pellet insert question
was out servicing a pellet insert today, as I took out the combustion fan to
clean and brush off the blades and clean interior.
I hit the flue pipe and soot started spilling around the outside of the flue pipe inbetween the insulation that was stuffed in the damper area.
Being the newbie I intially thought there was a crack in the flue pipe or a connection came loose after closer inspection and then verification. I noticed that those assumptions weren't the case.
After speaking with my boss and asking about this situation, it was explained that sometimes when technicians put in inserts that they do not sweep or clean the flue before installing an insert.
Of course my company doesn't do this, my boss explained to me when I first got the job that doing something right is only right and the only way.
Another company did the install couple years ago but just wanted to know how often you guys run across this and how often do you take the pipe out to sweep the flue right then reinstall the pipe?
Thanks and have a nice one
Is this a full length liner or a direct connect that extends only up through the damper area discharging into the smoke chamber?
FYI, whenever you make a change to a fireplace or chimney it should be swept one last time and have a Level II inspection which would guide the installation choices.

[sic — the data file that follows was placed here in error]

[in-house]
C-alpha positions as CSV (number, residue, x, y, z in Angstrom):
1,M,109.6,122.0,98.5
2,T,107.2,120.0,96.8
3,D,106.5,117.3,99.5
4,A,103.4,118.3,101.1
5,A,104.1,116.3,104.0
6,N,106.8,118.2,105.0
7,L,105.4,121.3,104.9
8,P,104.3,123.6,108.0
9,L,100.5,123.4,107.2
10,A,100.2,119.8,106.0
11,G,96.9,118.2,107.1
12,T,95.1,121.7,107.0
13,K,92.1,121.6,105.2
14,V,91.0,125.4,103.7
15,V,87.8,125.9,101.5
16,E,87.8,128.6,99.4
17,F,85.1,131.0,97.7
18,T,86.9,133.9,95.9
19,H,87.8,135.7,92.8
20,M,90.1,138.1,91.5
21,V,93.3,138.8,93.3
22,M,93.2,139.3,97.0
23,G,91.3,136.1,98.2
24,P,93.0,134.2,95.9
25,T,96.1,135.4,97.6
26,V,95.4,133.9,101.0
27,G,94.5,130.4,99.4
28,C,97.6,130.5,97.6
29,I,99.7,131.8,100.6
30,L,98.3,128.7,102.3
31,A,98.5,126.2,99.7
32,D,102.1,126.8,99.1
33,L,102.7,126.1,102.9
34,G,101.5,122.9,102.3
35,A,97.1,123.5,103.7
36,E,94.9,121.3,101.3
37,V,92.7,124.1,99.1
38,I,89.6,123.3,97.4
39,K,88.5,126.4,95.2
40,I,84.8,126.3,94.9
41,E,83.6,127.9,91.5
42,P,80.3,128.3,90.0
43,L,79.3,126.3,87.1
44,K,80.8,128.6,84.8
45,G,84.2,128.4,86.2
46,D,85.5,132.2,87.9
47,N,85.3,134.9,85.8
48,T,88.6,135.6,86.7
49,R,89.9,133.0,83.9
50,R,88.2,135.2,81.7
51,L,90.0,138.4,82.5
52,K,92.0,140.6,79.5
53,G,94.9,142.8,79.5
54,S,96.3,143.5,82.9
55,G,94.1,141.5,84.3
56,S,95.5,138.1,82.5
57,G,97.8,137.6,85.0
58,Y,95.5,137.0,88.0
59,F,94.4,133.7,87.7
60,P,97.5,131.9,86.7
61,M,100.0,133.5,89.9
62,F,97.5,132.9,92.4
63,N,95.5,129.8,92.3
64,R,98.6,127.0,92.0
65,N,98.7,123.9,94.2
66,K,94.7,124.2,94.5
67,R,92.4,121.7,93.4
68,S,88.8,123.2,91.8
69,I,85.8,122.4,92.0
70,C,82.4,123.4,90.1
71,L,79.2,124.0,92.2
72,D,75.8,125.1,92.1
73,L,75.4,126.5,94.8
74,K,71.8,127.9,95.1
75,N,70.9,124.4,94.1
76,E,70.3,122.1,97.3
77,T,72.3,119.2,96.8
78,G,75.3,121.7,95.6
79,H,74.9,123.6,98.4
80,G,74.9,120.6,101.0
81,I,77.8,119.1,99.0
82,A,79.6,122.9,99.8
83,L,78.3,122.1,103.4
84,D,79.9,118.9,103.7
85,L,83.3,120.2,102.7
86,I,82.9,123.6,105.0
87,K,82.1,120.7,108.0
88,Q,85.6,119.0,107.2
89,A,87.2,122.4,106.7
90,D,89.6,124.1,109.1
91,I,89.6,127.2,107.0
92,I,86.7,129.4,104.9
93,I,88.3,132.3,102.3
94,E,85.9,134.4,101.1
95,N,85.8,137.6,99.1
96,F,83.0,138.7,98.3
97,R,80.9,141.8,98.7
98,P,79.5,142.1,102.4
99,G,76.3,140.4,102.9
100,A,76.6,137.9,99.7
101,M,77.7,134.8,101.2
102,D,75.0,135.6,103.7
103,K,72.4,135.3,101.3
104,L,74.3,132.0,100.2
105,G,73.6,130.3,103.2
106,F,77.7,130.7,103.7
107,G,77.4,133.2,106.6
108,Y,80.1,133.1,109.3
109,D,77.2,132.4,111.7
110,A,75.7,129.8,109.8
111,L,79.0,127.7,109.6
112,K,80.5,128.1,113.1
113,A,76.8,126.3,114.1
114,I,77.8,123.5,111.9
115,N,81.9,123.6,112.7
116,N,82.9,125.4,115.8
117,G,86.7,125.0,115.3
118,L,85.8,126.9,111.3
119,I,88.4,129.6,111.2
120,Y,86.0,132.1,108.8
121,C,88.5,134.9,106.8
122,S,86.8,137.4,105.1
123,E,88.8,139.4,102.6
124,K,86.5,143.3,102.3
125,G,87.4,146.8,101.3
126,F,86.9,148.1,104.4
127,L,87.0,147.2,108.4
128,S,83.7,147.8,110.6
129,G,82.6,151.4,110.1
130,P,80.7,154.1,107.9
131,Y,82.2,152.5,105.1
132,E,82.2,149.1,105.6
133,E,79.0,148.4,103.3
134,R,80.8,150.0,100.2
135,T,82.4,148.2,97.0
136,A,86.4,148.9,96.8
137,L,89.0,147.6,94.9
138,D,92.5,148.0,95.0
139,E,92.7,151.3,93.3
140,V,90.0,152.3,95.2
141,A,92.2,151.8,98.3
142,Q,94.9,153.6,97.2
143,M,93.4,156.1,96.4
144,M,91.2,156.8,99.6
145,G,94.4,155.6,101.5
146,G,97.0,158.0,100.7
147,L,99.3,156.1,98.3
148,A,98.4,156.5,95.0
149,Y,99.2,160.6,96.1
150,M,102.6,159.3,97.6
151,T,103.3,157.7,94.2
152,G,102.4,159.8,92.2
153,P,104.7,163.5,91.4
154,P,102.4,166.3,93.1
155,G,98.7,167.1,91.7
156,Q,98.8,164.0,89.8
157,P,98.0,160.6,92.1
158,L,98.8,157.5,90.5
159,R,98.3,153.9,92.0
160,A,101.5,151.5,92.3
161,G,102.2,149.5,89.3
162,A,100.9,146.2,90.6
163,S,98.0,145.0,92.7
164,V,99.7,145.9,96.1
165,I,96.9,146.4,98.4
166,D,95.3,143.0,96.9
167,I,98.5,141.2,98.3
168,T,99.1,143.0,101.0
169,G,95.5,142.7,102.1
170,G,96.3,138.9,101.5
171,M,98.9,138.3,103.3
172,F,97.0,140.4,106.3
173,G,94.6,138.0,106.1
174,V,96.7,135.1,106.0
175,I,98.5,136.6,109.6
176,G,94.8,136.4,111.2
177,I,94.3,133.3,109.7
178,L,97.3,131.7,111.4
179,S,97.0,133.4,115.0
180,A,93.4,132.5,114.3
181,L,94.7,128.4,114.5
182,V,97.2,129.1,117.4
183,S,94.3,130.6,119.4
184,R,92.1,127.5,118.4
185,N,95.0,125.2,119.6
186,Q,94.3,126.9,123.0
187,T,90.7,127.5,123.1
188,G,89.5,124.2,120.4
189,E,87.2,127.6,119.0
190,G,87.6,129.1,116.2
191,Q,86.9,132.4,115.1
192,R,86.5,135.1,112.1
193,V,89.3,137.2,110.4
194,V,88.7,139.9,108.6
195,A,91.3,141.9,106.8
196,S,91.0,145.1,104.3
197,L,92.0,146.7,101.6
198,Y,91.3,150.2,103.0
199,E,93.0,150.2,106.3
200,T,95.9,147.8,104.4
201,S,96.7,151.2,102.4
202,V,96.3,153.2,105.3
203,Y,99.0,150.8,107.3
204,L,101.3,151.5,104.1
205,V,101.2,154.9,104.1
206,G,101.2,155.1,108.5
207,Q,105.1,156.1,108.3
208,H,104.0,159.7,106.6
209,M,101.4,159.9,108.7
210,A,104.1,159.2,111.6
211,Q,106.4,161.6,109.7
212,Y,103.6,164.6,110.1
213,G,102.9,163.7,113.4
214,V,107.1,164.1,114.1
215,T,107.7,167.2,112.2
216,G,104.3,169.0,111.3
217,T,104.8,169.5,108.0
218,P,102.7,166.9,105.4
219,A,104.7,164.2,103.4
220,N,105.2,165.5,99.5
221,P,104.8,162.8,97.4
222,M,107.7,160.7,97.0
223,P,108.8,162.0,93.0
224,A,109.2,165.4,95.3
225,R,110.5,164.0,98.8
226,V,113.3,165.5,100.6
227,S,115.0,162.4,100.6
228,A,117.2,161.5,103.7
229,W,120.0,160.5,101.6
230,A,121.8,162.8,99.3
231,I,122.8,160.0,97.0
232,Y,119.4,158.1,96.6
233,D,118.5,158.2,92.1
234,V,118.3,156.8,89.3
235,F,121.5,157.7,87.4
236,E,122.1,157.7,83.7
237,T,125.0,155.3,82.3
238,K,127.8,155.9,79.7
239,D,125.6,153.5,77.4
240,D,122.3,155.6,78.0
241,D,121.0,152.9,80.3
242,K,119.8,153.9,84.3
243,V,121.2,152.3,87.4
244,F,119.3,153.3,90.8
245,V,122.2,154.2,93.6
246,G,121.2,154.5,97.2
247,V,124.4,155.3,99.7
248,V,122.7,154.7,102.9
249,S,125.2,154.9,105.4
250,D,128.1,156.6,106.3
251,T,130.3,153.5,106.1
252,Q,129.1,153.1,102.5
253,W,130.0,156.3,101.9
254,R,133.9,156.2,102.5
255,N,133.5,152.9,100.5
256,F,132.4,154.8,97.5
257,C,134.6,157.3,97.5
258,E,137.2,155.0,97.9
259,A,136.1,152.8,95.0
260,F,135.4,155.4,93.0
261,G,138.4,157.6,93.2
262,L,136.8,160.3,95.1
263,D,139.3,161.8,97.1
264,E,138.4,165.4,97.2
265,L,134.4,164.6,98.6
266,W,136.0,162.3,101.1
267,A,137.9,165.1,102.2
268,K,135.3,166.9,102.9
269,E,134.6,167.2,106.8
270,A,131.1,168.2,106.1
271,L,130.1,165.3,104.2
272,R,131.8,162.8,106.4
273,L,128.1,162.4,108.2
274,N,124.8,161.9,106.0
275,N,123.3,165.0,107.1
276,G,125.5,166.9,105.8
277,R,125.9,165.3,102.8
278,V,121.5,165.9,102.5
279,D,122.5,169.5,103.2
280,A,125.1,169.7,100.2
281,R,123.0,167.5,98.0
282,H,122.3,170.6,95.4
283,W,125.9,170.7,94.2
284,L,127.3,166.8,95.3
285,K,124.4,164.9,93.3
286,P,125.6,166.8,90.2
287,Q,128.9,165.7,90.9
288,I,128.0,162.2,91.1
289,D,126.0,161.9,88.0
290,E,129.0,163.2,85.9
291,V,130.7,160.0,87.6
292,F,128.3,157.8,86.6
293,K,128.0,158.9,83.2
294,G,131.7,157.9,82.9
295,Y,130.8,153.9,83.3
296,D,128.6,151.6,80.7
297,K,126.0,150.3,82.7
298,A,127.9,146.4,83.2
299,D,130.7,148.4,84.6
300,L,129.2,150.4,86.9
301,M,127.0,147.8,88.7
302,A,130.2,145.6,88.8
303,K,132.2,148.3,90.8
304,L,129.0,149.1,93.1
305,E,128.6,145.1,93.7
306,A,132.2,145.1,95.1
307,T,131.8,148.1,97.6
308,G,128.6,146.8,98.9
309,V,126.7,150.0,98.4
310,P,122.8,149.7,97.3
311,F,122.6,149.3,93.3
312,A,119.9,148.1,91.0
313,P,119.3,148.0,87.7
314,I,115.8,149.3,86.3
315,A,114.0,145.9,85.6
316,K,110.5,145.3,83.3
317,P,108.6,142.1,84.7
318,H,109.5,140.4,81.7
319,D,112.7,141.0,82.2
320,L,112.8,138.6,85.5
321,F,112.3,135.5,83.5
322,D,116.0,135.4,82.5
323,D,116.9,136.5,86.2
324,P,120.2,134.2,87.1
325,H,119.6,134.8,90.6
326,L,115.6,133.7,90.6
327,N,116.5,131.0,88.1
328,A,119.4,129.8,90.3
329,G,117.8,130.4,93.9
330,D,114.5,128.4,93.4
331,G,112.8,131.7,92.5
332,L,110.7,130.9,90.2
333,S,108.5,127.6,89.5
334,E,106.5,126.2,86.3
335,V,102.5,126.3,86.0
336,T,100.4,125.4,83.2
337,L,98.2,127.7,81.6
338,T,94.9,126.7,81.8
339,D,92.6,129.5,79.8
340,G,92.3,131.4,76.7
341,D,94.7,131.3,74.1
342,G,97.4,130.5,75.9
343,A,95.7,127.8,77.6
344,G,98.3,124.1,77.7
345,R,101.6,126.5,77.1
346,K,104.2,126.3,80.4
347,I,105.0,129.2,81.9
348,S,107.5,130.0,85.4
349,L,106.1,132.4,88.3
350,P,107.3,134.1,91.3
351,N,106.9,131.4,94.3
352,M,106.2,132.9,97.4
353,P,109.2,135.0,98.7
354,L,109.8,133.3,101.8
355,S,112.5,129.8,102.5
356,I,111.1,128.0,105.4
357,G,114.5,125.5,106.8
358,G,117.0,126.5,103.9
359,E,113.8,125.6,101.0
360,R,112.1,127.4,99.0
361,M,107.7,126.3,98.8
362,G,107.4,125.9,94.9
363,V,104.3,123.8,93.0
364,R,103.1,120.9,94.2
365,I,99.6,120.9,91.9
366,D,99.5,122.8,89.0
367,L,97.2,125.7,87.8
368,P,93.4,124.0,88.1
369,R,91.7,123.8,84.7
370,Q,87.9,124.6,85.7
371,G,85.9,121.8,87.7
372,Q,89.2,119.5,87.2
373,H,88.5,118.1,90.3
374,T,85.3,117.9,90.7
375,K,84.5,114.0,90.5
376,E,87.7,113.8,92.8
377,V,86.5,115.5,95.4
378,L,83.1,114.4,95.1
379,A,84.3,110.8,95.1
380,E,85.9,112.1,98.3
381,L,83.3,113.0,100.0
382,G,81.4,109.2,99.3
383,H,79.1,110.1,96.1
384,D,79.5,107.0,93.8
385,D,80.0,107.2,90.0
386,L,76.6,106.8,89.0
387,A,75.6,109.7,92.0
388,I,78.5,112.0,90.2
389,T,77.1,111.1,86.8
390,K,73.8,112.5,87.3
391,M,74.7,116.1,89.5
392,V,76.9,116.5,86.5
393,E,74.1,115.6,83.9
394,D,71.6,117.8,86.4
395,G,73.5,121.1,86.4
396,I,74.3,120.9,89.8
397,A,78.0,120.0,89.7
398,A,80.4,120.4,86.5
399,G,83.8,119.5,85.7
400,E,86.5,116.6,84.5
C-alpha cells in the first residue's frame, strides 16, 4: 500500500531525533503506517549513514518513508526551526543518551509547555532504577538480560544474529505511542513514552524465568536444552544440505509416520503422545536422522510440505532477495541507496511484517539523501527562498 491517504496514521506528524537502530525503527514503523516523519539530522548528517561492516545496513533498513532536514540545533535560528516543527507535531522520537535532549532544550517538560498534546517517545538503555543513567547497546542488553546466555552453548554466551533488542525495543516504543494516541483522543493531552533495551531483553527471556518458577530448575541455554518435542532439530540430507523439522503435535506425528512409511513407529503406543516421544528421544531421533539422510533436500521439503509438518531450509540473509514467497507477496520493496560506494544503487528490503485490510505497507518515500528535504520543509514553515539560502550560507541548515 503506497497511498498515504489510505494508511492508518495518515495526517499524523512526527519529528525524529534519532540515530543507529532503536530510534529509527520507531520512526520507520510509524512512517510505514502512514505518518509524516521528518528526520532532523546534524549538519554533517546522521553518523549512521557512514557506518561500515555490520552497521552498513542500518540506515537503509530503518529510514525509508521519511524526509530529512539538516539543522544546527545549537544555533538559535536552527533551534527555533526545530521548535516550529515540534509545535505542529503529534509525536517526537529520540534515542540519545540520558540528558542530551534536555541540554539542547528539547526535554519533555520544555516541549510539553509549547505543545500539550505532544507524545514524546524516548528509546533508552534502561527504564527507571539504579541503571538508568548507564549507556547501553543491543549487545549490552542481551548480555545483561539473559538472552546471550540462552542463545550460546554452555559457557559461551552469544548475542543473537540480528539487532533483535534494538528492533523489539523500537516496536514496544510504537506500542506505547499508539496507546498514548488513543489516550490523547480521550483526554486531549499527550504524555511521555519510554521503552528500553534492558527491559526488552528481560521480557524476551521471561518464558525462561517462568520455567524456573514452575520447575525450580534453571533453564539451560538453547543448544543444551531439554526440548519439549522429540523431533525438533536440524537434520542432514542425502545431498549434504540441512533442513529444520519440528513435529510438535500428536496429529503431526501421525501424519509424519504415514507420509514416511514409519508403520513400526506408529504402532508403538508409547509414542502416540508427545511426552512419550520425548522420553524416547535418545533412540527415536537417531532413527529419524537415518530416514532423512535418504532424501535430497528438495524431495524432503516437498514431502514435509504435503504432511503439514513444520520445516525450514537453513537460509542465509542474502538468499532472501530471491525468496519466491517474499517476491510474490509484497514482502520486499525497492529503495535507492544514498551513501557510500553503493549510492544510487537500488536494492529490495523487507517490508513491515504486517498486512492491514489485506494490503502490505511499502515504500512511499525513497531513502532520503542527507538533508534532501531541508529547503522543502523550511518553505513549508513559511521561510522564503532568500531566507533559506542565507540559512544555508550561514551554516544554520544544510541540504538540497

Pellet inserts that do not use a full length liner can and do discharge fly ash and soot back into the home.
If you pull a direct connect, sweep it and the chimney then re-install it then you become the new installer of record.
Keep the fire inside the fireplace.
Full length to the top of cap, had to go up and see if it was connected to make sure it wasn't disconnected. Going back to put the exhaust motor gasket in later tomorrow or sometime this week.
Hearthman, was also going to ask again (appreciate the info on the certifications another post)
Most of these certifications, training, and or additional training is offered online or on the East coast, I live on the left coast and was wondering if you know of any california based training?, I know your not from this area and the certs you referred are national but was just wondering if there was a org/trade org/or something in the west.
Most people I run into don't know even know gas/pellet/chimneys have technicians/specialists, and most the people I know have HVAC/R backgrounds
from reading old posts I often read about dealer based training?? so if your company sells a certain brand then they offer tech support/ training correct??
My company is a travis industries dealer and haven't gone too deep with my boss (because I am a newbie still) but probably will tomorrow, just trying to find ways to learn more on my own time etc..
Well thanks for the reply have a nice one.
Alot of manufacturers provide training, hands on, online or both. Check with you manufacturer
This field is getting really interesting, I want to run with it.
But understand that I have to learn how to crawl first, so trying to soak it all in with a smile and let sweat and hard work help me find my way. Have a cool one